In Gawain. The boar is fierce and much

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In Gawain. The boar is fierce and much

In this section
of the poem, the author puts a lot of emphasis into the three different hunts Bertilak goes on.
The three hunts, the three temptations-Sir Gawain faces, and the three
different animals-being hunted: deer, boar, and fox. The first day, Bertilak
goes out and takes down a deer, a deer which illustrates the purity and
innocence of Gawain as a knight. The hunt was quite easy for Bertilak, revealing
the ease at which Gawain was able to resist the lady, further proven during the
detailed description of the butchering of the deer. On the second day’s hunt,
Bertilak and his men go after a wild boar. The animal ferociousness is symbolic
of the lady’s attempts at seducing Sir Gawain. The boar is fierce and much more
difficult to catch and kill, just like Lady Bertilak is harder to resist, just
like Sir Gawain is challenging to tempt. The representation of the boar reveals
both characters difficulty in succeeding in their goals. The last day’s hunt
involves a cunning fox. Foxes are known for their cleverness: an exemplification
of the clever way that Gawain resists her temptation. Yet Lady Bertilak’s even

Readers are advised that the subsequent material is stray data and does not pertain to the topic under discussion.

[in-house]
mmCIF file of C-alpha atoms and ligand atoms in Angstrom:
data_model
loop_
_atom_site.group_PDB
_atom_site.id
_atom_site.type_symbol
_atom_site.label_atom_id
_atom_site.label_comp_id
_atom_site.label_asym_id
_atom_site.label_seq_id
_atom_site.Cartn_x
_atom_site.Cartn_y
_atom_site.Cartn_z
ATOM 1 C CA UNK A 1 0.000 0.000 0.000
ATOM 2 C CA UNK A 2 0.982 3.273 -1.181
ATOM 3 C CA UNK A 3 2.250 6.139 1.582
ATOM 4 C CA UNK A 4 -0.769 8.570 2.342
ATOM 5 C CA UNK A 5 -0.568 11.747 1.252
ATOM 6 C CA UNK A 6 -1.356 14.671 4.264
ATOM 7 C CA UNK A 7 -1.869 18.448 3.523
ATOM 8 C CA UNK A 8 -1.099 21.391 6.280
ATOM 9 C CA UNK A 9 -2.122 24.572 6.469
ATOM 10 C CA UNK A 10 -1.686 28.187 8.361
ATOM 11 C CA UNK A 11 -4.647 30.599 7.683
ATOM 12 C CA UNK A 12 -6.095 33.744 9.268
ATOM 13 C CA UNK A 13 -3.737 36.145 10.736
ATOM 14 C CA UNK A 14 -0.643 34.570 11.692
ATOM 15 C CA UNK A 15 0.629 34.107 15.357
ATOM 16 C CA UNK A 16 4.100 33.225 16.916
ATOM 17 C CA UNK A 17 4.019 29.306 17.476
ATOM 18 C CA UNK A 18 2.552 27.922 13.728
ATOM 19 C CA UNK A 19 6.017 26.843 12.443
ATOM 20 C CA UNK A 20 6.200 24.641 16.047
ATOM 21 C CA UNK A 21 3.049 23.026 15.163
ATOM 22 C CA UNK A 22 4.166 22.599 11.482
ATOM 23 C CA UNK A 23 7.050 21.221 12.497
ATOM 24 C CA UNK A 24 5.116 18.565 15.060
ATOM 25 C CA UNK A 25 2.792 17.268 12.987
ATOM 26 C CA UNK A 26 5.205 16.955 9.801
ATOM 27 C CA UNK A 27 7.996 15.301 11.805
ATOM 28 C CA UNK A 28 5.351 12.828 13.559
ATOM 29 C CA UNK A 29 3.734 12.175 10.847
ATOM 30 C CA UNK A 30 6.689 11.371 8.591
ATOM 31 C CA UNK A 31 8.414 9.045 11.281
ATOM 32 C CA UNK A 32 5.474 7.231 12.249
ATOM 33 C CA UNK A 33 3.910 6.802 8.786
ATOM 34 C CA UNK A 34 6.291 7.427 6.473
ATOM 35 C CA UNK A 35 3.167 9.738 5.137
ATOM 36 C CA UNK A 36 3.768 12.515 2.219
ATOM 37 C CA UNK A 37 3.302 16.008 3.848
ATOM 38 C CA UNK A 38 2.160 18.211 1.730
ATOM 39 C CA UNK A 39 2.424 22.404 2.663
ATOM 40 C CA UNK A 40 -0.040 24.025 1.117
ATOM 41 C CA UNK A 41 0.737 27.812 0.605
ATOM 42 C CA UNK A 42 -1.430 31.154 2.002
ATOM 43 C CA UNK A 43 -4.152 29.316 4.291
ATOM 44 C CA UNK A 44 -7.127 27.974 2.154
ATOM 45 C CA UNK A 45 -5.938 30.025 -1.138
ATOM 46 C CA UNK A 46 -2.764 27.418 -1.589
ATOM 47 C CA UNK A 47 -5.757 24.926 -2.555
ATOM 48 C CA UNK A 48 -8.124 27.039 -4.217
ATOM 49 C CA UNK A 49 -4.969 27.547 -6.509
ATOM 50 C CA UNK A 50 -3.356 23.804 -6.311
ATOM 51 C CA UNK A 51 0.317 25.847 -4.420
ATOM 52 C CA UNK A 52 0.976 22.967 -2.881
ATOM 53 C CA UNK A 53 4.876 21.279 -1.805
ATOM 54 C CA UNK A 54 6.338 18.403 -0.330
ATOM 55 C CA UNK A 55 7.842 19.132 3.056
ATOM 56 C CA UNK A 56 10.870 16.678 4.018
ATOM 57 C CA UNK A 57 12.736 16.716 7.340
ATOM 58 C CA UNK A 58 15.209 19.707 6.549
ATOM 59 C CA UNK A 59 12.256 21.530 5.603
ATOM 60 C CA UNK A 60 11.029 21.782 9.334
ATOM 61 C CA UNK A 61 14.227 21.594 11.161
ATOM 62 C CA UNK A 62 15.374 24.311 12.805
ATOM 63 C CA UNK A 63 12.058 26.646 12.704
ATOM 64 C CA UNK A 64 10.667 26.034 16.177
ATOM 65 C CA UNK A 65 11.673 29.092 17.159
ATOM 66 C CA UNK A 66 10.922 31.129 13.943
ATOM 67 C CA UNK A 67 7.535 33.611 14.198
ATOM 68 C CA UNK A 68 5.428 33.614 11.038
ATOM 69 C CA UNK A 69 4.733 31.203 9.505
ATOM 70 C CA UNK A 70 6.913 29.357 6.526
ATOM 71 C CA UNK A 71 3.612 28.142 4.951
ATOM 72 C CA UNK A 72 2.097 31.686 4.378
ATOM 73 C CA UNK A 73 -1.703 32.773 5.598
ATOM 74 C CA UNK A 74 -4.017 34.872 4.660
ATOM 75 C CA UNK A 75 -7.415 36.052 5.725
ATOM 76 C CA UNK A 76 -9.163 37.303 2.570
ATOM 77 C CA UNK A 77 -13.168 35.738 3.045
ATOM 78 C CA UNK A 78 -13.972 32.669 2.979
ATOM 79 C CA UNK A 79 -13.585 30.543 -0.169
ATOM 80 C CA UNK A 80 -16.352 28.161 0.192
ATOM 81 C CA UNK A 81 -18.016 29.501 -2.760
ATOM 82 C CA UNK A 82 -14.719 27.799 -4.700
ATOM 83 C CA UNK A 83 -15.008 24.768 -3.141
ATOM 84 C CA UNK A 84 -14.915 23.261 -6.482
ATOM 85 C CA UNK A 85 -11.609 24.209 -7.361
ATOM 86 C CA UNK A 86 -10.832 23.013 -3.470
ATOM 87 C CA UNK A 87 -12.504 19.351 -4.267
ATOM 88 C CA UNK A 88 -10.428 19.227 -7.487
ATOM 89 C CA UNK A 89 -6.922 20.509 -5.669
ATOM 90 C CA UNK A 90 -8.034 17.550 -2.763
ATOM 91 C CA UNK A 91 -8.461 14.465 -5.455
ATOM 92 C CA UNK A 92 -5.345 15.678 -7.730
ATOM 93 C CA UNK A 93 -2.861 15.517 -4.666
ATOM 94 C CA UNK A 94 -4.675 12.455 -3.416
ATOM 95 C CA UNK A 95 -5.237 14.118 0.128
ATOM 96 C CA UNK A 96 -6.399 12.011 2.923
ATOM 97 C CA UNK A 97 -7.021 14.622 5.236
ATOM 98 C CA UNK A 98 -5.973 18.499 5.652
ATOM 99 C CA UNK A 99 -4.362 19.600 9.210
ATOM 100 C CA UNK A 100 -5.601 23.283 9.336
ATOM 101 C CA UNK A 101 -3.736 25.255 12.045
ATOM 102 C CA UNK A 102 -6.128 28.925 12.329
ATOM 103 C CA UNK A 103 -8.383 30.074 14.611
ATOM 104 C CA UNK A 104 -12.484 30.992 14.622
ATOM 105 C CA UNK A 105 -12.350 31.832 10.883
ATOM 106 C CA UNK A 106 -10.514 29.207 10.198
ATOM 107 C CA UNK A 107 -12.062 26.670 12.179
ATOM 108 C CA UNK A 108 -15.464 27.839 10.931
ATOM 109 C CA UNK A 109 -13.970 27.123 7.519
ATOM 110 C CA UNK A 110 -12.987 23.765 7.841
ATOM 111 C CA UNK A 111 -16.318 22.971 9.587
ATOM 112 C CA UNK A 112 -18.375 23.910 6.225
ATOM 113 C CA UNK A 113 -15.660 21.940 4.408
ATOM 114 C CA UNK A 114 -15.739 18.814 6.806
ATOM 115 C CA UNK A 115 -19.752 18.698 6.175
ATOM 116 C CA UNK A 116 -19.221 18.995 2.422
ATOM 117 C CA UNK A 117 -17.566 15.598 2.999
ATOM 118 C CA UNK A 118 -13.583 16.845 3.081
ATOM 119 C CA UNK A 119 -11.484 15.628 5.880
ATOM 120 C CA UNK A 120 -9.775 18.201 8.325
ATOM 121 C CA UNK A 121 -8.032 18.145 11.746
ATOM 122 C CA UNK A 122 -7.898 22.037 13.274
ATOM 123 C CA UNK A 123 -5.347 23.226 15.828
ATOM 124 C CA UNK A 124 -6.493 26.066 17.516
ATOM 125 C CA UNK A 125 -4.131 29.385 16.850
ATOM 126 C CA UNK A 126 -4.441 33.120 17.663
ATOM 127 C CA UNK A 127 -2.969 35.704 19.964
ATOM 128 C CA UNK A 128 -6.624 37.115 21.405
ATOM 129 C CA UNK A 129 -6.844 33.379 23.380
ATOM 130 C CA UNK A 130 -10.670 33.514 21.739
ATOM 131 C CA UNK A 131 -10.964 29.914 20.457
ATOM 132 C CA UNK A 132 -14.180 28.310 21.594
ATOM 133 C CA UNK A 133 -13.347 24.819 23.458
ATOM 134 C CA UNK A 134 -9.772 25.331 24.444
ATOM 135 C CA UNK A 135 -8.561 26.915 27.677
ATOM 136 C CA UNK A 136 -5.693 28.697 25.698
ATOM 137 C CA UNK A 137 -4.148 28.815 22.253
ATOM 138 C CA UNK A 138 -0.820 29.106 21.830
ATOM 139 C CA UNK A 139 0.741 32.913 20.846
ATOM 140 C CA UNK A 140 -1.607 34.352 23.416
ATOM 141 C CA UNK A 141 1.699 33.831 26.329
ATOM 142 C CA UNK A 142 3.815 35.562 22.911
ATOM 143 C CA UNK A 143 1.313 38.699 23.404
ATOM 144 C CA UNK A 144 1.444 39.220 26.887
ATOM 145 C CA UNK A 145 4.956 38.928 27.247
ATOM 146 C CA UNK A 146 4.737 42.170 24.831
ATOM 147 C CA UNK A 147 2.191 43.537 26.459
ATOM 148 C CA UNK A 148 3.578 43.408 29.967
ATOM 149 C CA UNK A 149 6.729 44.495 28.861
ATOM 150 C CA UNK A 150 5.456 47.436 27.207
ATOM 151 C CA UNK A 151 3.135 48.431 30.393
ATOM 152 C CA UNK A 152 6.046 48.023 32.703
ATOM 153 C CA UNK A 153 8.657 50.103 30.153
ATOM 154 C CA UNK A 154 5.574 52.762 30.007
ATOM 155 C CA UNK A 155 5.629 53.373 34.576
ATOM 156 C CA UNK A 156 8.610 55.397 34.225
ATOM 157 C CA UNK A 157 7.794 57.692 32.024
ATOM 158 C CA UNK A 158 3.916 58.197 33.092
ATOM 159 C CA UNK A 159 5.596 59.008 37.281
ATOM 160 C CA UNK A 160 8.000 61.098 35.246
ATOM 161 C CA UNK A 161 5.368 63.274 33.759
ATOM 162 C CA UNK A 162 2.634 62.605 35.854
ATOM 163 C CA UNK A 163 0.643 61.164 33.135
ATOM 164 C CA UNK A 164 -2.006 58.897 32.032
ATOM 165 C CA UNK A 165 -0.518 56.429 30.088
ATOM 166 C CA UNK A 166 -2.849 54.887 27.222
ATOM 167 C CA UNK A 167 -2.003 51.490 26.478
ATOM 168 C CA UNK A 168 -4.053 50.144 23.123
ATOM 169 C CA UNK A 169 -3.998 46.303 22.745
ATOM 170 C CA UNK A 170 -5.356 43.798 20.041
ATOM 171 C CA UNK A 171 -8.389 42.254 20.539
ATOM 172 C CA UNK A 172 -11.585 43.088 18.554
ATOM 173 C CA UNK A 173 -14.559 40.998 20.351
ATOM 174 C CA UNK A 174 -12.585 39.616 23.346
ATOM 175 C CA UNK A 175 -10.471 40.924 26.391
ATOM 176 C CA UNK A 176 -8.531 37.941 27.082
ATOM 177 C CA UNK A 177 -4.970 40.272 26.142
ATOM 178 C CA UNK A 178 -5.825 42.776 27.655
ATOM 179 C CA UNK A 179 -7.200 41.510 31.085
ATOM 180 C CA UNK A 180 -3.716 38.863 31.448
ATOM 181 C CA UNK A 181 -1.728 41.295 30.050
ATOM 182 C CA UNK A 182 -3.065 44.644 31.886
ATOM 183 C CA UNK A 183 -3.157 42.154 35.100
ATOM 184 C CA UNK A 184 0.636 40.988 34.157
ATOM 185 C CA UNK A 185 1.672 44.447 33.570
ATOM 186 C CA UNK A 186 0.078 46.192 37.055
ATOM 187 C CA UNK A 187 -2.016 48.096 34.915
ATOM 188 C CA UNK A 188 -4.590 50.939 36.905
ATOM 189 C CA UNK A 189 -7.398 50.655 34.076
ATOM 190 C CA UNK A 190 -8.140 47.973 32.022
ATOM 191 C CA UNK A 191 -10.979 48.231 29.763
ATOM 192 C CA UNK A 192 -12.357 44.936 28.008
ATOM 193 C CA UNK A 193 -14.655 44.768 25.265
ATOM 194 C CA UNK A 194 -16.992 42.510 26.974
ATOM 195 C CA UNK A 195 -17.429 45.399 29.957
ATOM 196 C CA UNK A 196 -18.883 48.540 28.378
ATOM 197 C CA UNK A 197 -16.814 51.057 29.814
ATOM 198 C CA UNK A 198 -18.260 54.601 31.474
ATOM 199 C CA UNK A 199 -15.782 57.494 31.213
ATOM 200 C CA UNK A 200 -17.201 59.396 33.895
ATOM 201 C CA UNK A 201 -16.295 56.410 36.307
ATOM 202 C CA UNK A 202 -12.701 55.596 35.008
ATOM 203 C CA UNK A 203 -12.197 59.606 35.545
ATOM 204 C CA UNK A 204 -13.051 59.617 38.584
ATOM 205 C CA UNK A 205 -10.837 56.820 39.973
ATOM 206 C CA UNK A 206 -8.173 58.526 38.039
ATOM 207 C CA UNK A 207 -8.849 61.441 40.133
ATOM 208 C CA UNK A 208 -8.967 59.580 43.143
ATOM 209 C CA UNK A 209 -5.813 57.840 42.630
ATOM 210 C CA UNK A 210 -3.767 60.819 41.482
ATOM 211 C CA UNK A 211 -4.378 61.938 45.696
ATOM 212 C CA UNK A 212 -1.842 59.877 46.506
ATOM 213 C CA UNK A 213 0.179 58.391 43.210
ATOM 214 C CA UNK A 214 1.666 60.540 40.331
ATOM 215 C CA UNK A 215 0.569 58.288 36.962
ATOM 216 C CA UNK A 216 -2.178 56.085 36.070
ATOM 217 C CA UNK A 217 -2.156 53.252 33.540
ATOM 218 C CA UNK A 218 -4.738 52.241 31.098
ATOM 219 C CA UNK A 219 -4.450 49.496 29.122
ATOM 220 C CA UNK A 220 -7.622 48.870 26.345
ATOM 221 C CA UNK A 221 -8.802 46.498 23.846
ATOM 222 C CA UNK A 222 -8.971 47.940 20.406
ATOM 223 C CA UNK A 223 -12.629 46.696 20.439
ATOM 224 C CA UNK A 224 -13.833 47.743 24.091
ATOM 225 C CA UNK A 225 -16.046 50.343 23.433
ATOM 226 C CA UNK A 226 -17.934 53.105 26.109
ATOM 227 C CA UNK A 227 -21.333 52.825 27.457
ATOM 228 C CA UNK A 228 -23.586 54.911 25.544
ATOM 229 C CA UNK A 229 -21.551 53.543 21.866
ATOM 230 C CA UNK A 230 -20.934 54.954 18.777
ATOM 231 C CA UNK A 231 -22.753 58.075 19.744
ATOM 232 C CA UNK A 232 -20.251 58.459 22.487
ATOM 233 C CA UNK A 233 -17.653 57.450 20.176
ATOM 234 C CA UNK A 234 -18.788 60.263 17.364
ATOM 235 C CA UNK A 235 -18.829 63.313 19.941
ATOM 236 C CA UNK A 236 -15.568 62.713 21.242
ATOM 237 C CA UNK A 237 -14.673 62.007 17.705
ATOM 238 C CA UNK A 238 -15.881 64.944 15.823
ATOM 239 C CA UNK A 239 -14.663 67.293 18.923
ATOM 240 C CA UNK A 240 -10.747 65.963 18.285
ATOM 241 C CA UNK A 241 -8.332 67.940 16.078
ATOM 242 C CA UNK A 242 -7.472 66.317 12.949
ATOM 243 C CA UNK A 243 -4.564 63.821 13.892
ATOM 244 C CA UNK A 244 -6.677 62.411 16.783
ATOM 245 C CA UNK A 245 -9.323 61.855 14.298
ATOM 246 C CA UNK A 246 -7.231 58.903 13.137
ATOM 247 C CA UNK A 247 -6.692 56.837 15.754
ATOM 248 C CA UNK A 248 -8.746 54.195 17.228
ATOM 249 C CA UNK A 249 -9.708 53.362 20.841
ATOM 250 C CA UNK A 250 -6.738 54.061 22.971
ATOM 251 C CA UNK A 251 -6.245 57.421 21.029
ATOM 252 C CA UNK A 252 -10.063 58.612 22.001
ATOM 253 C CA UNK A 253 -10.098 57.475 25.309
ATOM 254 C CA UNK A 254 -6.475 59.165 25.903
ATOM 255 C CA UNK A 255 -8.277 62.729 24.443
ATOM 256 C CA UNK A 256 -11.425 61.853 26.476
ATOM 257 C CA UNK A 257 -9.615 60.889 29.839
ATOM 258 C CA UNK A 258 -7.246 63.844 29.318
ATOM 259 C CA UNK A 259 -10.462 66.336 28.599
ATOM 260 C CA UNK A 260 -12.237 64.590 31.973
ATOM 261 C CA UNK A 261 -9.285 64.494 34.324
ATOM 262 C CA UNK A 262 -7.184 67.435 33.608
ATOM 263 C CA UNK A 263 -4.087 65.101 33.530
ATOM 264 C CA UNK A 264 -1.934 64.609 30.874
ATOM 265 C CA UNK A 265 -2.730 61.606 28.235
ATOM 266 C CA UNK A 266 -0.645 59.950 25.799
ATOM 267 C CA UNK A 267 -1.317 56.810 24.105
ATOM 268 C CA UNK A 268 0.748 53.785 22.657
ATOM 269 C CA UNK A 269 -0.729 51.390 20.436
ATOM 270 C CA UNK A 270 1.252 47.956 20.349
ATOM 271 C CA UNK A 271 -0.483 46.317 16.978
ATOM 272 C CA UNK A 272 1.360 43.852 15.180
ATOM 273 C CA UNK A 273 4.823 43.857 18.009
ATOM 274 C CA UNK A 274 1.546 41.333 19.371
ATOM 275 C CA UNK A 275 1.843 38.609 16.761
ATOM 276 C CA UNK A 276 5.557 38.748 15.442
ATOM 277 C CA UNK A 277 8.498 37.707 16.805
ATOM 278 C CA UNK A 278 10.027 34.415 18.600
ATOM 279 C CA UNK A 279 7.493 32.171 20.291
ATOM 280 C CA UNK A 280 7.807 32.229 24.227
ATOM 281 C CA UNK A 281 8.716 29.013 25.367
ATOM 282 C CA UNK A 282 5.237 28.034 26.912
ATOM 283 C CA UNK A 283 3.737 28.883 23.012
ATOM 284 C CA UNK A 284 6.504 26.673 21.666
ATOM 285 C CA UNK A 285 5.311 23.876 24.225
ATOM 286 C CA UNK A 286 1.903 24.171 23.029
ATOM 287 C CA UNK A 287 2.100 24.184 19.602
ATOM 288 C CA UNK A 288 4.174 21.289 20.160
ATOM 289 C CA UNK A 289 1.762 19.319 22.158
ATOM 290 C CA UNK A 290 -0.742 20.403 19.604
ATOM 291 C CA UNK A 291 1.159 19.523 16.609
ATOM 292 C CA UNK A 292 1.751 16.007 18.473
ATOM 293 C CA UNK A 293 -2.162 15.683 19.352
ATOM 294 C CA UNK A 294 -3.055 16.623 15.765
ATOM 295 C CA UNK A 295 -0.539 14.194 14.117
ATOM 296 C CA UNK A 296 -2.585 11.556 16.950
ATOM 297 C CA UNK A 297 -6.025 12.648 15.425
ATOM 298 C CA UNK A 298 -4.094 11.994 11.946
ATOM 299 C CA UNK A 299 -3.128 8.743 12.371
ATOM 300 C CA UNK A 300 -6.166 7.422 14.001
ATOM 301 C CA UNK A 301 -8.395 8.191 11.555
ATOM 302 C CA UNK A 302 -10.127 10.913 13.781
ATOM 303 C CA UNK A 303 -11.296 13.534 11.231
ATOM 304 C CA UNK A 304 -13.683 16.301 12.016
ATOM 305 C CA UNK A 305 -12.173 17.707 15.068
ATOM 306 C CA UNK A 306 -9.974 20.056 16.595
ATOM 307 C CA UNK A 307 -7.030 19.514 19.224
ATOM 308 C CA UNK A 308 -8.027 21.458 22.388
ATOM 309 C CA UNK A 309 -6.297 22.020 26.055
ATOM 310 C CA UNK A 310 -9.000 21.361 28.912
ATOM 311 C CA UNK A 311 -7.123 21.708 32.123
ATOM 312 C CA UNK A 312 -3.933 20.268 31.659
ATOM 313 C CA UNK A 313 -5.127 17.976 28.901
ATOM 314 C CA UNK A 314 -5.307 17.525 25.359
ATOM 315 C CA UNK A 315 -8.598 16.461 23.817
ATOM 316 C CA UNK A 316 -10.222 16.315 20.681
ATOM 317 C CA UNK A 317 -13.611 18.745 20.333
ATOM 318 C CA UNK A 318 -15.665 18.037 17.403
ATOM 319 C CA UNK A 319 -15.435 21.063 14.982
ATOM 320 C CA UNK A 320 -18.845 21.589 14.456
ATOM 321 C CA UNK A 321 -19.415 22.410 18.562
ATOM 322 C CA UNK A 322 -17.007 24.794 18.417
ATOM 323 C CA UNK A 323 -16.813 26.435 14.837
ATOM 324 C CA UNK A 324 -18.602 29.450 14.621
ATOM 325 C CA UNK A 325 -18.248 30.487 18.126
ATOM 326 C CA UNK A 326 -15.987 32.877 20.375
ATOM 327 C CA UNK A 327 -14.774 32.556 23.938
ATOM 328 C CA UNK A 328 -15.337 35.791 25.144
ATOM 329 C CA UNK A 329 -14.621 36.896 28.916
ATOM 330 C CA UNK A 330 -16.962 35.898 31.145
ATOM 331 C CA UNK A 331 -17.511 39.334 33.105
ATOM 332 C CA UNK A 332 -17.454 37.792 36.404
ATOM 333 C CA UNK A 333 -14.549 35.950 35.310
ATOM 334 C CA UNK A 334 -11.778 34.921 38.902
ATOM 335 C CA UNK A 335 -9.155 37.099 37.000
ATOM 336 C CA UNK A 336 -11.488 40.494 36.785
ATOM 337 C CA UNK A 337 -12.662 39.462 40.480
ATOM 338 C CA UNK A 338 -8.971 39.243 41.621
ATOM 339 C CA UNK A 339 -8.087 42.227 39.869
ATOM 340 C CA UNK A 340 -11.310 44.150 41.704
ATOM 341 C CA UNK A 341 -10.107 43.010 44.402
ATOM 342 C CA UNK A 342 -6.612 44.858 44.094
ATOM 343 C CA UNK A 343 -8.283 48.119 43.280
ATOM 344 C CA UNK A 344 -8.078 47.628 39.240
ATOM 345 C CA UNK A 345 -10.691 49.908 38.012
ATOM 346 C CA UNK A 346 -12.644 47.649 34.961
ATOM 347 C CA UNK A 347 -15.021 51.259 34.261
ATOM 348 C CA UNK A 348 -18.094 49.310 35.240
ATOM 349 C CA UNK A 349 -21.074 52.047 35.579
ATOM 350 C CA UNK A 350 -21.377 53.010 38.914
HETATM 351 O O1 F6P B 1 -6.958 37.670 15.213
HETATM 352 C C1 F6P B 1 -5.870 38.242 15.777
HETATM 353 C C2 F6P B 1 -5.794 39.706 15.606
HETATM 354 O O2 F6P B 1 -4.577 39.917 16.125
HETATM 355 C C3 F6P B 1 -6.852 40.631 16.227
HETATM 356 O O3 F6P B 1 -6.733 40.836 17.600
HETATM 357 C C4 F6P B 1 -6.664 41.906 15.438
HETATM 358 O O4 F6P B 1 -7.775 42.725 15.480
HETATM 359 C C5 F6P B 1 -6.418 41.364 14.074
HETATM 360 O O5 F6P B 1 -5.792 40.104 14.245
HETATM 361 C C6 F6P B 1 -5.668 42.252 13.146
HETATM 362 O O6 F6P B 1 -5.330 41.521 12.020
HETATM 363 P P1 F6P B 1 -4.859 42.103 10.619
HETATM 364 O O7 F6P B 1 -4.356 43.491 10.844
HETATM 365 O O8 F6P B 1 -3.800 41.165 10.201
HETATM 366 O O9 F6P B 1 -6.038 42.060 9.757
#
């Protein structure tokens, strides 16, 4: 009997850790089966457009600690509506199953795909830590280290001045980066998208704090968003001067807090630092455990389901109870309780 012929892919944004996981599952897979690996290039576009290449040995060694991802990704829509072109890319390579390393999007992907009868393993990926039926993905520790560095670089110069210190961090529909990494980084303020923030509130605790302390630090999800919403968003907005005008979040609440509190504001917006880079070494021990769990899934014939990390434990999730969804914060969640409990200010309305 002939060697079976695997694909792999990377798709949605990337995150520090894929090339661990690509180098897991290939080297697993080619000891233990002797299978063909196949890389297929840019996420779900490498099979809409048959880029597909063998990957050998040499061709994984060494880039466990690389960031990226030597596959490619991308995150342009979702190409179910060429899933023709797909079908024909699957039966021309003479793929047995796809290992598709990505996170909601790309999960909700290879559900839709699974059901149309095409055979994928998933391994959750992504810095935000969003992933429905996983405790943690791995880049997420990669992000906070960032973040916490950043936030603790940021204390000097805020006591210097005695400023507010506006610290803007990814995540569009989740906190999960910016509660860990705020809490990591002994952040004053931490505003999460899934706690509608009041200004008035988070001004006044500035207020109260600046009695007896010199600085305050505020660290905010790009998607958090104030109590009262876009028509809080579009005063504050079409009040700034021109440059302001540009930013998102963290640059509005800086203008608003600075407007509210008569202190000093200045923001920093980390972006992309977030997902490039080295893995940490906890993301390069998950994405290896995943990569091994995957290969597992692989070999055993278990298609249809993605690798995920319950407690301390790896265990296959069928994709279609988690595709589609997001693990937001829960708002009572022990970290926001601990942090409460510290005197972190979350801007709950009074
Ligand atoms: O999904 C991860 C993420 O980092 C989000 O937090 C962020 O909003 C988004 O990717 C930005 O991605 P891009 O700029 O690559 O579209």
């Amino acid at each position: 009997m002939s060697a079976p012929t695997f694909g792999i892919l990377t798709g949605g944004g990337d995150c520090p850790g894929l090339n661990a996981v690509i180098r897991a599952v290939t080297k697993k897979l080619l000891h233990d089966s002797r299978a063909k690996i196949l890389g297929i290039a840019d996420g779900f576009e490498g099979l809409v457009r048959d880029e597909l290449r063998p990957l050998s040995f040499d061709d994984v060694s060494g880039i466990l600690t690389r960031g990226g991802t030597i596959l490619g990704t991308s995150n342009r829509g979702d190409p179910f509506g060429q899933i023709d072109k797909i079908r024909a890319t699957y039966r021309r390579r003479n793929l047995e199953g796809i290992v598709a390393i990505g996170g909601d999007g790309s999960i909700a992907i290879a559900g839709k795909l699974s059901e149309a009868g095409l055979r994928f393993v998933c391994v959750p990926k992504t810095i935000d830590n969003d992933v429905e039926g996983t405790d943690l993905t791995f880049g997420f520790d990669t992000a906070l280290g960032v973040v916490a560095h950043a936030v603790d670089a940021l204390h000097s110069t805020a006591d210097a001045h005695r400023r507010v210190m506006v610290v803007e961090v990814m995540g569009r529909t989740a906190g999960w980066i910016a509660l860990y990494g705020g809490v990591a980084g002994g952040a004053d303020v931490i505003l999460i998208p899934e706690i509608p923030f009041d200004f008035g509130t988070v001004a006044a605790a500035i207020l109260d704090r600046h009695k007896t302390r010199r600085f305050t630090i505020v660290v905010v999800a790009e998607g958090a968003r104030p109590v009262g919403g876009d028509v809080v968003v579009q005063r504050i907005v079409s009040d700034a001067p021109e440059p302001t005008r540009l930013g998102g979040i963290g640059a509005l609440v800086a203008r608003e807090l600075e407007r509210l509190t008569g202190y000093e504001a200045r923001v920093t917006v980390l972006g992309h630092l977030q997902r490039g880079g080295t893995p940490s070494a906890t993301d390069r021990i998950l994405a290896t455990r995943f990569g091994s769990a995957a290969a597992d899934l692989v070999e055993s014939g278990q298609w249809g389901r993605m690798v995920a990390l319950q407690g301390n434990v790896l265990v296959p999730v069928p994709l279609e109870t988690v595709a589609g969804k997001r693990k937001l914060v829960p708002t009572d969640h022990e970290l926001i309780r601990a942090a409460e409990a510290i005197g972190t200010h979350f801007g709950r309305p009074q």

more clever way of tricking Sir Gawain into taking her green girdle. Like the disappointment
Bertilak encounters with his limited hunt on the third day, he is disappointed that
Gawain was only tempted into taking the girdle and nothing more. He didn’t come
away with a lot that day. Even though both parties were quick in
resisting/tempting one another, in the end, the fox died. His death a metaphor
for Gawain’s fall from perfect chivalry and knighthood.

 

The animals also
seem to represent Gawain’s journey throughout the poem. It can be inferred that
the butchering of the deer is alike to the fate that awaits Gawain when he
initially meets Bertilak/ Green Knight. If Sir Gawain had failed the tests, his
fate would be the same fate of the deer. Luckily Sir Gawain behaves truthfully
and gets to make a bet on the second day. Here the boar refuses to run away but
prefers to die bravely in battle. When Sir Gawain approaches the Green Chapel,
his companion tries to scare him into leaving, however, Gawain maintains the
characteristics of the boar and continues to the chapel. Lastly, a similarity
is seen between the way in which Gawain flinches at the Green Knight’s first
blow and the way the fox flinches under attack in the forest. All of these
similarities reinforce the human characteristics that are attributed to Sir
Gawain and or Lady Bertilak. 

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